Poster Presentation

Wednesday, July 11, 2007
9:00 AM - 9:45 AM

Wednesday, July 11, 2007
2:45 PM - 3:30 PM
This presentation is part of : Poster Presentation I
Managing Venous Leg Ulcers
Eline Lima Borges, PhD, RN, College of Nursing, Universidade Federal de Minas Gerais, Belo Horizonte, Brazil, Dacle Vilma Carvalho, PhD, RN, College of Nursing, Department of Basic Nursing, Universidade Federal de Minas Gerais, Belo Horizonte, Brazil, and Elenice D. R. de Paula Lima, PhD, RN, School of Nursing, Department of Basic Nursing, Universidade Federal de Minas Gerais, Belo Horizonte, Brazil.
Learning Objective #1: the learner will be able to see an efficient and simple protocol to treat lower leg venous ulcer.
Learning Objective #2: the learner will be able to discuss a study which evaluated a protocolís efficacy in the treatment of venous leg ulceration.

Introduction:  Venous leg ulceration is a frequent disabling condition, costly and resistant to treatment, which causes physical and social discomfort. It is estimated that between 3 to 5% of the population over 65 years old suffer from this aggravation. The incidence tends to rise with the aging of the population and increased risk factors, such as smoking, diabetes, and obesity. Several diseases, including disorders and metabolic deficiencies may result in venous lower leg ulceration. The main etiology is the peripheral vascular disease of legs and feet. Venous ulcers recur in approximately 70% of cases. To treat patients with venous lower leg ulcerations, a protocol was implemented in dermatological outpatient care setting in a hospital in Brazil. The protocol starts with full clinical history and careful examination of the wound and legs. Following this first assessment, the wound is cleansed only with warm saline solution and dressed with Hydrocolloid or Alginate dressings, depending on the wound characteristic. Patient’s health education is provided as to hasten the wound healing.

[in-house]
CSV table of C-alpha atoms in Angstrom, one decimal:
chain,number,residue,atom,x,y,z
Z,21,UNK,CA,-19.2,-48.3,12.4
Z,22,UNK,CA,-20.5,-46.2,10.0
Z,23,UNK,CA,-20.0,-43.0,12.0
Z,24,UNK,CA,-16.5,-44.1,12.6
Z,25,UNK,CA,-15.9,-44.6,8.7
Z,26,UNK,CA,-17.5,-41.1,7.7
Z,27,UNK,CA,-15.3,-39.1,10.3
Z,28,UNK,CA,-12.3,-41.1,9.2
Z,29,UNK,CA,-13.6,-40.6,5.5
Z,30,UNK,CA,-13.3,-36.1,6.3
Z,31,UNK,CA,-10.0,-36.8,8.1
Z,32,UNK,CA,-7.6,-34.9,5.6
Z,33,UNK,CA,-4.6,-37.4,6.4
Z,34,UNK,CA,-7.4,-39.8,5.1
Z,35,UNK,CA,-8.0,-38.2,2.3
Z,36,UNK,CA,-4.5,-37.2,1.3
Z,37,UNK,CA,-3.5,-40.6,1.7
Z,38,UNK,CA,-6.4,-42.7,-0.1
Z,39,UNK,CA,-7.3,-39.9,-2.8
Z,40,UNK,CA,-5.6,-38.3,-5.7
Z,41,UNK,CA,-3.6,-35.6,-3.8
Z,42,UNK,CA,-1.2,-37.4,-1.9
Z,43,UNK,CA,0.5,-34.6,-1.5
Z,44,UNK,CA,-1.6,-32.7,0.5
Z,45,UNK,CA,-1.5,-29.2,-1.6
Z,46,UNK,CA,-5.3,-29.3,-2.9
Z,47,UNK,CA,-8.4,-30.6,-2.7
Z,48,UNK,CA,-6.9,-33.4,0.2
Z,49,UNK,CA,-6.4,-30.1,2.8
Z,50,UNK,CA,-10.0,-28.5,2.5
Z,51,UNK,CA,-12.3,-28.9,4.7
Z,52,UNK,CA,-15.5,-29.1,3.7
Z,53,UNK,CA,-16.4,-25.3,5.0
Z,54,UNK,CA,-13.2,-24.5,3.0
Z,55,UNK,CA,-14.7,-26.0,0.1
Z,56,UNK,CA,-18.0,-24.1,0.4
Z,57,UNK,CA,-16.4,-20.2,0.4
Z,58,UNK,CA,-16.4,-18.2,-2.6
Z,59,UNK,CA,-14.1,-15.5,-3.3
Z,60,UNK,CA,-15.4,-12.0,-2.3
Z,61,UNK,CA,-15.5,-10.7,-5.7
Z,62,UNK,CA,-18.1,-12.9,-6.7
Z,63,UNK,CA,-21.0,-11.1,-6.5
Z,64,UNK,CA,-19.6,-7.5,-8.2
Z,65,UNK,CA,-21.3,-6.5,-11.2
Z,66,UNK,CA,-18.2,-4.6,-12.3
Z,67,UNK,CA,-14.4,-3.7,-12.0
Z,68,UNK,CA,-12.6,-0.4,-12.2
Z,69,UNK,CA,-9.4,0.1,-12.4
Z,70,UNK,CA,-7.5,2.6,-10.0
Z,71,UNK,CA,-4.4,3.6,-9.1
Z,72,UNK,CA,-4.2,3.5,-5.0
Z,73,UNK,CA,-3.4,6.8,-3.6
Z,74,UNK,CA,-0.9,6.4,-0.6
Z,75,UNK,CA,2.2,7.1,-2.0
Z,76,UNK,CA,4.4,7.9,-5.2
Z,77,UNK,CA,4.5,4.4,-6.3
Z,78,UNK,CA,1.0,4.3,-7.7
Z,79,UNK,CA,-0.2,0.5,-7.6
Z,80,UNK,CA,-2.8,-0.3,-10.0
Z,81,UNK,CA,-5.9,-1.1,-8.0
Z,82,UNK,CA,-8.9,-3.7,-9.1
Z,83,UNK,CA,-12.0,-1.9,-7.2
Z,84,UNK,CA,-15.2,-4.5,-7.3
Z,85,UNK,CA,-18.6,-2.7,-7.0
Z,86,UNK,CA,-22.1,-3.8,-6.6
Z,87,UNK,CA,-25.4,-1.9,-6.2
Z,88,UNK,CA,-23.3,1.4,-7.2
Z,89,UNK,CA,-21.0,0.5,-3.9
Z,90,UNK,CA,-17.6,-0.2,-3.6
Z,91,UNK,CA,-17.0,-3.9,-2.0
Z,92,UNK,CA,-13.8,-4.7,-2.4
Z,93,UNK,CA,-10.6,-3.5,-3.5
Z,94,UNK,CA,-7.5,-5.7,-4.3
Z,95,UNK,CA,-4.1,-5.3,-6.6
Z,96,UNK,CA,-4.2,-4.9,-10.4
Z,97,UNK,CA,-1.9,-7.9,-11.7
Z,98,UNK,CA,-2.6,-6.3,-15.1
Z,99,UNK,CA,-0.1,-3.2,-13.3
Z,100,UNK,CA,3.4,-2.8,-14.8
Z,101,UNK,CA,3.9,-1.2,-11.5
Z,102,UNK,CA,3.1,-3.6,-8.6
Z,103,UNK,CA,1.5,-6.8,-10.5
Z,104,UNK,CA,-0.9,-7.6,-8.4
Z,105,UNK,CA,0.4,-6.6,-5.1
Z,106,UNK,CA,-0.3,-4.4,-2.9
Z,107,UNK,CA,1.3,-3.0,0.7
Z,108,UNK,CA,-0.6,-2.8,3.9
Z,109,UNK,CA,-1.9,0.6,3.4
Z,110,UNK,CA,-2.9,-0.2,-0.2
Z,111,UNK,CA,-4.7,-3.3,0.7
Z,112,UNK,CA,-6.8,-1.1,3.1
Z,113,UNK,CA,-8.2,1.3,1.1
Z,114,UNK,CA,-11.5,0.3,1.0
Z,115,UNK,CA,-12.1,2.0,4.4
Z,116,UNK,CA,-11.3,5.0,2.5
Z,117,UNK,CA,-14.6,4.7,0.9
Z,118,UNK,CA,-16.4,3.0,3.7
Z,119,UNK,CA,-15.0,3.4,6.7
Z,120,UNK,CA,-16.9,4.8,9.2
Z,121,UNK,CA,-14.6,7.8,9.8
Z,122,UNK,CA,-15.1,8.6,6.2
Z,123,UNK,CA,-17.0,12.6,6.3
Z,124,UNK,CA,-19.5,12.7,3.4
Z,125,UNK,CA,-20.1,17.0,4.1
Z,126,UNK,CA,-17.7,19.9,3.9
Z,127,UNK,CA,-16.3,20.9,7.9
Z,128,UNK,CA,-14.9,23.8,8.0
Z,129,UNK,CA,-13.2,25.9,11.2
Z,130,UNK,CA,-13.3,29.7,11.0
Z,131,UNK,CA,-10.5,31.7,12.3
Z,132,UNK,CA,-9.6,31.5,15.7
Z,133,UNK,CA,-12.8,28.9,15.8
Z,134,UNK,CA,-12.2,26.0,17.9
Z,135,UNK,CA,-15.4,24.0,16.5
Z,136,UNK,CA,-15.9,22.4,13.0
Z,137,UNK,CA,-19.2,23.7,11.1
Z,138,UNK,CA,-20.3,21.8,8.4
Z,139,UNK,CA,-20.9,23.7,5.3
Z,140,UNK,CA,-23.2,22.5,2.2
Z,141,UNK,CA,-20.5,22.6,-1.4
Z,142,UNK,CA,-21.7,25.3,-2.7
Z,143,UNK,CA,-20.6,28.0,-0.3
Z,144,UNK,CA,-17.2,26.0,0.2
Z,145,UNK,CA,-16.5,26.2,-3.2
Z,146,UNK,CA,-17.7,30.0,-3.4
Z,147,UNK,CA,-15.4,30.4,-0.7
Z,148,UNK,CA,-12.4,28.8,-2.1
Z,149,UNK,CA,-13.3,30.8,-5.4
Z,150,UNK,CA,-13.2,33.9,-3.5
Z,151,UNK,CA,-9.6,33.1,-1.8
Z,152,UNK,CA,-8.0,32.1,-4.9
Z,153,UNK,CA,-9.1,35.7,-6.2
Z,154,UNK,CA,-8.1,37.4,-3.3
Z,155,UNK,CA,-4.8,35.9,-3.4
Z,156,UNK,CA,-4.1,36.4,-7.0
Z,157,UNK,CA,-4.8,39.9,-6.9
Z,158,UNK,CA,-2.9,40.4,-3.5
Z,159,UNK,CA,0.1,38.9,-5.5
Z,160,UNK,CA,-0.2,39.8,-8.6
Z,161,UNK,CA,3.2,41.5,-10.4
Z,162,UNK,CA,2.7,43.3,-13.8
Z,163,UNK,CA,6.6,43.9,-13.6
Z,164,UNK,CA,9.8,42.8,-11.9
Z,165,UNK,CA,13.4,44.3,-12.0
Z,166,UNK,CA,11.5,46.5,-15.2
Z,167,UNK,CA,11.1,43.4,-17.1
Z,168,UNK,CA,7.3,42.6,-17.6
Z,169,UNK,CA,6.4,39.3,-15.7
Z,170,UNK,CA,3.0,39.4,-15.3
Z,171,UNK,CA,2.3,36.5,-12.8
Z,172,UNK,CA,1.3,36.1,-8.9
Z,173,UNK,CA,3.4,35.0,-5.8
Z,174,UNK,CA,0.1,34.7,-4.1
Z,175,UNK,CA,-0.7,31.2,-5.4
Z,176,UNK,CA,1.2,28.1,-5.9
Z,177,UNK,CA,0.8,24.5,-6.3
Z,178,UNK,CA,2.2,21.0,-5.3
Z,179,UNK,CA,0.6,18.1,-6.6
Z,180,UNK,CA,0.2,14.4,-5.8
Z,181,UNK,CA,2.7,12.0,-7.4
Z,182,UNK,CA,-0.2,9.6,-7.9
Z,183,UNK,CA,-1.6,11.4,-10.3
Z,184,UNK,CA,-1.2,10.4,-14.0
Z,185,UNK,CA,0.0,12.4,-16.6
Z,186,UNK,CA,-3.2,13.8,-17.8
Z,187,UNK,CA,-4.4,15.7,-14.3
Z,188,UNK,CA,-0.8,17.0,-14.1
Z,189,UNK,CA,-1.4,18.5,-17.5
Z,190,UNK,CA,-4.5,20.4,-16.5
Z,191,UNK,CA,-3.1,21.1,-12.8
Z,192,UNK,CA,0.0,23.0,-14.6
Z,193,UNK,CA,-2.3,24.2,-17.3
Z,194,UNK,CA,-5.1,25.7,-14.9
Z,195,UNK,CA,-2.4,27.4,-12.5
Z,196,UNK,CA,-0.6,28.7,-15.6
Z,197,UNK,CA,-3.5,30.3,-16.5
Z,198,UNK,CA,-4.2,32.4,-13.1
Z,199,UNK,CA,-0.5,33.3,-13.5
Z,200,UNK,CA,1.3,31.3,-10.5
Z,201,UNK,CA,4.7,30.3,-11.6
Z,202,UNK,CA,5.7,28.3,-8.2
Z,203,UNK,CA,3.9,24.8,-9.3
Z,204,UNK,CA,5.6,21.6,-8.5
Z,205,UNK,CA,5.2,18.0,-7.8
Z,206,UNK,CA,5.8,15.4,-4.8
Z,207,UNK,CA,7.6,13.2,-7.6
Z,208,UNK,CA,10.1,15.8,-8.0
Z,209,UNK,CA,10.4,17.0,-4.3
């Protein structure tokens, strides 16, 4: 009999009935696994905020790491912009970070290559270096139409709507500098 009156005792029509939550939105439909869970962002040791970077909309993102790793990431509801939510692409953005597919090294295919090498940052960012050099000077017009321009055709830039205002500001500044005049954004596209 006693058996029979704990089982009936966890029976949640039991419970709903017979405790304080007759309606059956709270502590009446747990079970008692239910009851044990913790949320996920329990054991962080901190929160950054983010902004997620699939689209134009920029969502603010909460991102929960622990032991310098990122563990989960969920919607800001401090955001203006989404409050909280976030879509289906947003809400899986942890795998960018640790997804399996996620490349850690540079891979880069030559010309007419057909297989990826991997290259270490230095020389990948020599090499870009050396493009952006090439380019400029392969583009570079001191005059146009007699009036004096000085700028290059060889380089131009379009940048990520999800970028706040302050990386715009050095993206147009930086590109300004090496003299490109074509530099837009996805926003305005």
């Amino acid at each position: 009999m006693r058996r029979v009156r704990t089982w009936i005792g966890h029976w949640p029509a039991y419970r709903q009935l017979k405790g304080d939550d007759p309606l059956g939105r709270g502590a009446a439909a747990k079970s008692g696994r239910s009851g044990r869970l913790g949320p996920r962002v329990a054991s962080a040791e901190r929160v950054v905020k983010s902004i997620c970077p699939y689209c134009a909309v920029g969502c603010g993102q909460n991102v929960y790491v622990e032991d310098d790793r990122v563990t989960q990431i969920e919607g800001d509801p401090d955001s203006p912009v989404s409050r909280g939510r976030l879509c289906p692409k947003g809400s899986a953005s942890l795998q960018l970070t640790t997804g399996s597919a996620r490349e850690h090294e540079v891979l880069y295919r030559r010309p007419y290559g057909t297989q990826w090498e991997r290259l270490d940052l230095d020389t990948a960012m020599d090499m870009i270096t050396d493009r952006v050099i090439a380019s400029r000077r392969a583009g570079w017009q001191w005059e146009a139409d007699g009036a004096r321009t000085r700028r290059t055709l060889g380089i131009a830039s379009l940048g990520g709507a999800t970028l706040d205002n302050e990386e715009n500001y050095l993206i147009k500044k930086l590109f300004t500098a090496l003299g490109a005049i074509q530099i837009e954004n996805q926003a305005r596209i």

Objective:  This retrospective study had the purpose to evaluate the effectiveness of this protocol after two years of implementation, hopefully adding with sound data for evidence-based practice in the treatment of lower leg venous ulcer.

Methodology:  After IRB’s approval and patient’s consent, data were collected from charts and follow up records of 29 patients with venous leg ulceration treated according to the protocol.

Results:  Patients had venous ulceration from 2 to 30 years when starting the treatment. All participants ended up with had their ulcers healed and showed total or partial regression of lower leg edema. Older ulcers tended to take longer to cicatrize but chi square results were not statistically significant for duration of the wound and cicatrisation time. The protocol proved to be effective.